Cambridge Fellows speculation

Sooner or later I’ll get organized enough to write a review of Charlie Cochrane’s Cambridge Fellows mystery series. In fact, I started a reread of the series to date (four books) in order to do an overview of sorts. As I was reading, I was struck by the thought that given the setting (England, 1905-07), the HEA that Jonty and Orlando enjoy might not be so ever after.

This prompted some tweets about the effect of WWI on England, and then some introspection about war in fiction as an obstruction to the HEA. How is it that Regency-set romances don’t inspire this same sense of mourning or melancholy in me, or skepticism of the HEA? SarahF and maybe Bronwyn Parry pointed out that despite the continental campaigns and other wars that are so often the backdrop of Regencies, there was a certain isolation and safety because of the distance. That distance was erased in WWI by the advent of air travel.

That makes sense to me, but I can’t help feeling there’s more to it than that, at least in my head. Industrialization and mechanization feed into it, I suppose.

In any case, I was pleased to read today that Charlie Cochrane is contracted for three more books (for a total of seven) and has the ideas for an eighth book, set in 1919. It’s ridiculously reassuring to learn that Cochrane contemplates a life for Jonty and Orlando post-WWI, and presumably some sort of HEA in its aftermath.

ETA: After thinking about it, I realized that I’ve read very few genre romances or genre fiction with romance threads that are set between 1900 and 1945. In fact, the only one I could think of with positive feelings is Rilla of Ingleside, which made me cry in two places.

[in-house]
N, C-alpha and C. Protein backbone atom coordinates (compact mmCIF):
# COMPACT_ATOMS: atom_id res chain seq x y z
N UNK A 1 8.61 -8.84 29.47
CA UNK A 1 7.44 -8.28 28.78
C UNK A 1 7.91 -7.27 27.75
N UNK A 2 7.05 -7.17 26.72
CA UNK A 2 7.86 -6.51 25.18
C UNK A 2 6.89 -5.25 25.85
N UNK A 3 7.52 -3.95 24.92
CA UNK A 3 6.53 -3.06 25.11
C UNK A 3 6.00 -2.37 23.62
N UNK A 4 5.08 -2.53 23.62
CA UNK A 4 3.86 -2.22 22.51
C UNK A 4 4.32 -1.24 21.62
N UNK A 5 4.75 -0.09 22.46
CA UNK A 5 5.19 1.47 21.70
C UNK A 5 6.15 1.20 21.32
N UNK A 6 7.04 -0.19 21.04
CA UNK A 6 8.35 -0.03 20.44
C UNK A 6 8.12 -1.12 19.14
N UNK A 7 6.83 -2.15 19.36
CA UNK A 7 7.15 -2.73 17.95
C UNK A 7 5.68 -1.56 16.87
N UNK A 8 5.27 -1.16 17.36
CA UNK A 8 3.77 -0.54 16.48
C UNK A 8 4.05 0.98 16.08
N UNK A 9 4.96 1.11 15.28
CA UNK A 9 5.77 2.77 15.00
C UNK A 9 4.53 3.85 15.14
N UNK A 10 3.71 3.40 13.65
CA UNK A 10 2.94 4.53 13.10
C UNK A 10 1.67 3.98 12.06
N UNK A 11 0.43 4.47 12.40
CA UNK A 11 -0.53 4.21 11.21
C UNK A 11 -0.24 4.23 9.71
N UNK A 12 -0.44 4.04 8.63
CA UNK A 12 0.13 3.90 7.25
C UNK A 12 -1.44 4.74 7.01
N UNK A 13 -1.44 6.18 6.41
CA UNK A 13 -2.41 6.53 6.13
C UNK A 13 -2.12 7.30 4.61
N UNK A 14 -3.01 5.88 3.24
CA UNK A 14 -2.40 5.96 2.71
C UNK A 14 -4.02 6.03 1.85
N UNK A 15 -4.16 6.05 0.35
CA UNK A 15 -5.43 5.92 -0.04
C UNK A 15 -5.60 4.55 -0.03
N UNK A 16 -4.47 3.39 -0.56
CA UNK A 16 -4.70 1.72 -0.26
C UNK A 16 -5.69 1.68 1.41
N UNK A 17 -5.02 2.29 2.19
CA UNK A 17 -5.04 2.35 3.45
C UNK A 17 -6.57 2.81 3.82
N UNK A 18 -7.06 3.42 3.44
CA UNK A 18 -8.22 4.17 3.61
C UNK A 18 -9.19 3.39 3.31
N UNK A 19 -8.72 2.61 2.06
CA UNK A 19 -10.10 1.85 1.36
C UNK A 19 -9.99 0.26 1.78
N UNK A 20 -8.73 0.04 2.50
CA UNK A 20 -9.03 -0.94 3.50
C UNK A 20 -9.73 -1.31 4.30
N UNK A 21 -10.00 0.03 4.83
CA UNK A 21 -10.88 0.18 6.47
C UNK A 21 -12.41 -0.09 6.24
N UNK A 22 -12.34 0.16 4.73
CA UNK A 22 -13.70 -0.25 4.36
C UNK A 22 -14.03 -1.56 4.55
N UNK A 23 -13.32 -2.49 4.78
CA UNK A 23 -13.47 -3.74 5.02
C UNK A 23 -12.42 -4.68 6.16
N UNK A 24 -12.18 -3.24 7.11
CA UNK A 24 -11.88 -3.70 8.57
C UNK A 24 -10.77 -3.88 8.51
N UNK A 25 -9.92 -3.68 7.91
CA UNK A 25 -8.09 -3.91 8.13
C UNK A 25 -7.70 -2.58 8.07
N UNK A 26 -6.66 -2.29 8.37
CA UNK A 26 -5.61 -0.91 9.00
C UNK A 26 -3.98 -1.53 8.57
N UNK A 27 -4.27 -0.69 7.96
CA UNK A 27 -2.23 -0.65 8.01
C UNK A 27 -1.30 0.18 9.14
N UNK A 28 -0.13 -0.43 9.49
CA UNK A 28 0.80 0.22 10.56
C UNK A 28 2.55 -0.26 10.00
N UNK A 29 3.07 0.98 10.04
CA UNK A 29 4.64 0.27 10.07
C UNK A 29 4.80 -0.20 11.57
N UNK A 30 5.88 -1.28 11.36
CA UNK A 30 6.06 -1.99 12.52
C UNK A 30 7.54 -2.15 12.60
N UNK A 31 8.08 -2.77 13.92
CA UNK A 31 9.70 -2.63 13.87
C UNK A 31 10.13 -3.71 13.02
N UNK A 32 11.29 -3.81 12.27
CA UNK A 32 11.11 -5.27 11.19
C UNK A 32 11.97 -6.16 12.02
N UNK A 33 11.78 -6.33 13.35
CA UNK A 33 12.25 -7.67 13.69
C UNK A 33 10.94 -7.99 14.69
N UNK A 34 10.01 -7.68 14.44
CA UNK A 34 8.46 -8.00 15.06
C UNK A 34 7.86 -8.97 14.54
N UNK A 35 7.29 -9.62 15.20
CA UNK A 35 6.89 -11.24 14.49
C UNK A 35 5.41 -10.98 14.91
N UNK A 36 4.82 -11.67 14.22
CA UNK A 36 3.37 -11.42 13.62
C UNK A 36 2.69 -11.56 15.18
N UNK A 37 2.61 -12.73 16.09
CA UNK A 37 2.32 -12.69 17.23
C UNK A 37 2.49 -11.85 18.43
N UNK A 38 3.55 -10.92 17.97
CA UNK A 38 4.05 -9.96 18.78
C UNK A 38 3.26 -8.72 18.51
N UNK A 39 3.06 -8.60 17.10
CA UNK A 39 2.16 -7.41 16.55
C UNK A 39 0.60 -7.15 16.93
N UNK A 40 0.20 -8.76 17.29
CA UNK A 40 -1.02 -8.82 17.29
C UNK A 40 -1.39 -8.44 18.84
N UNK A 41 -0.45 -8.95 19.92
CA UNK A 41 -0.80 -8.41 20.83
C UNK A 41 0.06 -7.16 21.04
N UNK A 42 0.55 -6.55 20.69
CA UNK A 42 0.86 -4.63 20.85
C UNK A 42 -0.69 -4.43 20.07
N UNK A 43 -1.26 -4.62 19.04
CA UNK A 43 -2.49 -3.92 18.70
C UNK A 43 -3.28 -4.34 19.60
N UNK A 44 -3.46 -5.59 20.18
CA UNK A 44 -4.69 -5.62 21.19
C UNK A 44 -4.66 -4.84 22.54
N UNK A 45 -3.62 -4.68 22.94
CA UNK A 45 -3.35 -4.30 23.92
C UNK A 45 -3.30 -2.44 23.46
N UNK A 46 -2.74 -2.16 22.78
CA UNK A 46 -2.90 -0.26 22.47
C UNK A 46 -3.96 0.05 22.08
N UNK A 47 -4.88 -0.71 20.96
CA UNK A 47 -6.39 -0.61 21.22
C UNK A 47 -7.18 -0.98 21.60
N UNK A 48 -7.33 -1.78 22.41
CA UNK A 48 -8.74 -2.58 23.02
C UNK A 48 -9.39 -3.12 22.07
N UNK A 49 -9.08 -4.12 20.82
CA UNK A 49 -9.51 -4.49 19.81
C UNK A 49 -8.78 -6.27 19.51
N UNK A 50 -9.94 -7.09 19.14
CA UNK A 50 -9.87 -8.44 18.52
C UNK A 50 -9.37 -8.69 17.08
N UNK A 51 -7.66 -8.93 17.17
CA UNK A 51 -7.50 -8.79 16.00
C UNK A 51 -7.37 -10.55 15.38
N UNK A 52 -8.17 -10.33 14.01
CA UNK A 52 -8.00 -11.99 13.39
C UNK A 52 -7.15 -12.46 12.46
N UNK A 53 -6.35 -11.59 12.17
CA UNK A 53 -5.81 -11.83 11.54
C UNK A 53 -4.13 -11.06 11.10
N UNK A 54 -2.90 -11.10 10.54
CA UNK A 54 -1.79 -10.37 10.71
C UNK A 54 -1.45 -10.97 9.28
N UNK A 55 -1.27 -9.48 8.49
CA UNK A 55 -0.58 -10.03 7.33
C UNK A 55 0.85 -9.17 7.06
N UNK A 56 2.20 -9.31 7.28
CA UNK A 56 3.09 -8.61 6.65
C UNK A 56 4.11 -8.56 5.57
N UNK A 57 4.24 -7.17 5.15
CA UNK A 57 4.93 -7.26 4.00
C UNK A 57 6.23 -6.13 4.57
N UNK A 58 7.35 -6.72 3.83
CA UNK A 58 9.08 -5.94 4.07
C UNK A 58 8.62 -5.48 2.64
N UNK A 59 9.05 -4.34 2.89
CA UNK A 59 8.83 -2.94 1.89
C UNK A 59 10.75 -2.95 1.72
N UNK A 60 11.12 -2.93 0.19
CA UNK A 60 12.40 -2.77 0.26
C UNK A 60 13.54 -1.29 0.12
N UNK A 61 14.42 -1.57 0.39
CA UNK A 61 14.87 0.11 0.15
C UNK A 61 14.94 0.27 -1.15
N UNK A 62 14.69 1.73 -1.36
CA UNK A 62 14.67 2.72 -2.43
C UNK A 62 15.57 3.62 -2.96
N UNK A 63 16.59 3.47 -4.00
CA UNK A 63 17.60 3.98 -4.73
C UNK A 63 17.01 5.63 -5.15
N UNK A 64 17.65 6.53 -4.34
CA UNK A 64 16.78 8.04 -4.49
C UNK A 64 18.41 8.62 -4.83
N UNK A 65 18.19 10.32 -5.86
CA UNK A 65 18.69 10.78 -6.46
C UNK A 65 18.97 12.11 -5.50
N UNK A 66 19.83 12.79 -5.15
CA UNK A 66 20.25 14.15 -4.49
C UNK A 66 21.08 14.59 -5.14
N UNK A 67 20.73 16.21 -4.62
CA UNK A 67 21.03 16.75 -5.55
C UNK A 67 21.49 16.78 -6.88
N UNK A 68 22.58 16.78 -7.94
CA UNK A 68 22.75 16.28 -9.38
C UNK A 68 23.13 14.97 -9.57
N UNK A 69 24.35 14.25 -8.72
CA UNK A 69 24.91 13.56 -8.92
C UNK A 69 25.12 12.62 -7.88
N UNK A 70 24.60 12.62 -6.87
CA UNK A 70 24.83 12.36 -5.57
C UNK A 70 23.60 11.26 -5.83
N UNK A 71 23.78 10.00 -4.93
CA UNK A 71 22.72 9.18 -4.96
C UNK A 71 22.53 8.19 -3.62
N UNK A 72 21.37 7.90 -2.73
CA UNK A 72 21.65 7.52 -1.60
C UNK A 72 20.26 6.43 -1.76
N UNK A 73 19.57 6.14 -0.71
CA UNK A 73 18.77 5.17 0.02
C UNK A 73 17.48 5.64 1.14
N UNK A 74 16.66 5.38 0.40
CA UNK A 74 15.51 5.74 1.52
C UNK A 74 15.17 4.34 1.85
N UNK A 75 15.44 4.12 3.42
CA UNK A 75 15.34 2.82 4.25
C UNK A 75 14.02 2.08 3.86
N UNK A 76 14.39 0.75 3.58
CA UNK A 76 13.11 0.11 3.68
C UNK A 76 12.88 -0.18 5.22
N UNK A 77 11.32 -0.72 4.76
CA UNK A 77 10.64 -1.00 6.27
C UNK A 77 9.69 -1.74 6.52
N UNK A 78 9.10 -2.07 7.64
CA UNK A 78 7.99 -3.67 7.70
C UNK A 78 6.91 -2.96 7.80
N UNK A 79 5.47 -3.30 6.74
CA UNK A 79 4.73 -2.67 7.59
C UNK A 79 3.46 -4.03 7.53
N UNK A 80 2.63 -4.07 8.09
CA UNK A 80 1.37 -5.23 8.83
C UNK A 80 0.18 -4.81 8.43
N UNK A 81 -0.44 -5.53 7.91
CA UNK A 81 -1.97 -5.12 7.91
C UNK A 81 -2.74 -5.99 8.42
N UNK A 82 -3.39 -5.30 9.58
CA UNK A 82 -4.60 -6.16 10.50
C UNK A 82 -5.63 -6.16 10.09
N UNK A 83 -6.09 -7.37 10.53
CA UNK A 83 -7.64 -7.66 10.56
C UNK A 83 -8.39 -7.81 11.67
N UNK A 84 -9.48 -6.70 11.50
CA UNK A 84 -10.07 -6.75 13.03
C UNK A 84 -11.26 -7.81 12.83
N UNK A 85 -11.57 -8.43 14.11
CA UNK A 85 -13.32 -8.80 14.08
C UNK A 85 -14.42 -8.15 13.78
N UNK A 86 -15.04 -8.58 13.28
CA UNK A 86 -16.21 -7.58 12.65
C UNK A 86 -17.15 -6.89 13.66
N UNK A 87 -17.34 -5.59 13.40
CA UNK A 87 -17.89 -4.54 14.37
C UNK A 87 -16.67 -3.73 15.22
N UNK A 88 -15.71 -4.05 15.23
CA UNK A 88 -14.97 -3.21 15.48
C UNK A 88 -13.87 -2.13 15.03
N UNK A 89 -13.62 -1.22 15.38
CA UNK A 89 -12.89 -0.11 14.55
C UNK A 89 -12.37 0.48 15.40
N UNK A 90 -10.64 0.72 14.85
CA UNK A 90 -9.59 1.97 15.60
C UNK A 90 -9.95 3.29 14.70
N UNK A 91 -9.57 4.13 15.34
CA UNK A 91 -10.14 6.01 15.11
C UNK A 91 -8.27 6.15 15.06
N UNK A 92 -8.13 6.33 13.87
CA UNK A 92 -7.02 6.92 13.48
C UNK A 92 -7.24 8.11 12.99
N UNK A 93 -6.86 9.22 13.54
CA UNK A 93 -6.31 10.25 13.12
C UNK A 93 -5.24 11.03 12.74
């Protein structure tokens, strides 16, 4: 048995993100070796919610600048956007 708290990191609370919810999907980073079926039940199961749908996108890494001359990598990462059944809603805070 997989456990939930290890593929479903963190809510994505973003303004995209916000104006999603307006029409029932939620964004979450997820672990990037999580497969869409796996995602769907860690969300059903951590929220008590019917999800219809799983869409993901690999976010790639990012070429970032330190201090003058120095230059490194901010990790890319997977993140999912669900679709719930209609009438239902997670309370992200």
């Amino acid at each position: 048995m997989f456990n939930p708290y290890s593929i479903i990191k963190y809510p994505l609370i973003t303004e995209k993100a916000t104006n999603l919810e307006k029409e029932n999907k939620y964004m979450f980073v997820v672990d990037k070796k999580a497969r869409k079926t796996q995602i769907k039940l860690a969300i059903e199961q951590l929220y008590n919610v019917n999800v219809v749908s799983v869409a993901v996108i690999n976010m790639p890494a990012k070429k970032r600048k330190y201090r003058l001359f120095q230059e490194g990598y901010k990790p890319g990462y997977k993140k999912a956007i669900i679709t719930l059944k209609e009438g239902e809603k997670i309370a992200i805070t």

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2 responses to “Cambridge Fellows speculation

  1. This came up on a google alert and I couldn’t resist responding.
    For me, there’s such a sense of scale about WWI which outranks the Napoleonic wars. And, while there’s some analogies between being couped up on a ship for years blockading Brest or skirting the globe and being in the trenches, the horrors were more constant in 1915 than in 1805. (Trafalgar was few hours of carnage, paling into almost insignificane compared to the Somme.)
    Book eight is just in the ideas stage – I’m under significant pressure from eldest daughter to not let anything bad happen to ‘the lads’ during the Great war. She has plans for them doing cryptography or driving ambulances. We shall see…

    • Thank you for stopping by!
      “Sense of scale” — that is a good way to put it.
      As a reader, I wouldn’t expect “nothing bad” to happen to Jonty and Orlando during the Great War. I would hope that they would survive it, though, even if presented with obstacles or damage to overcome in the aftermath. Of course, the characters are yours to do with as you please 🙂

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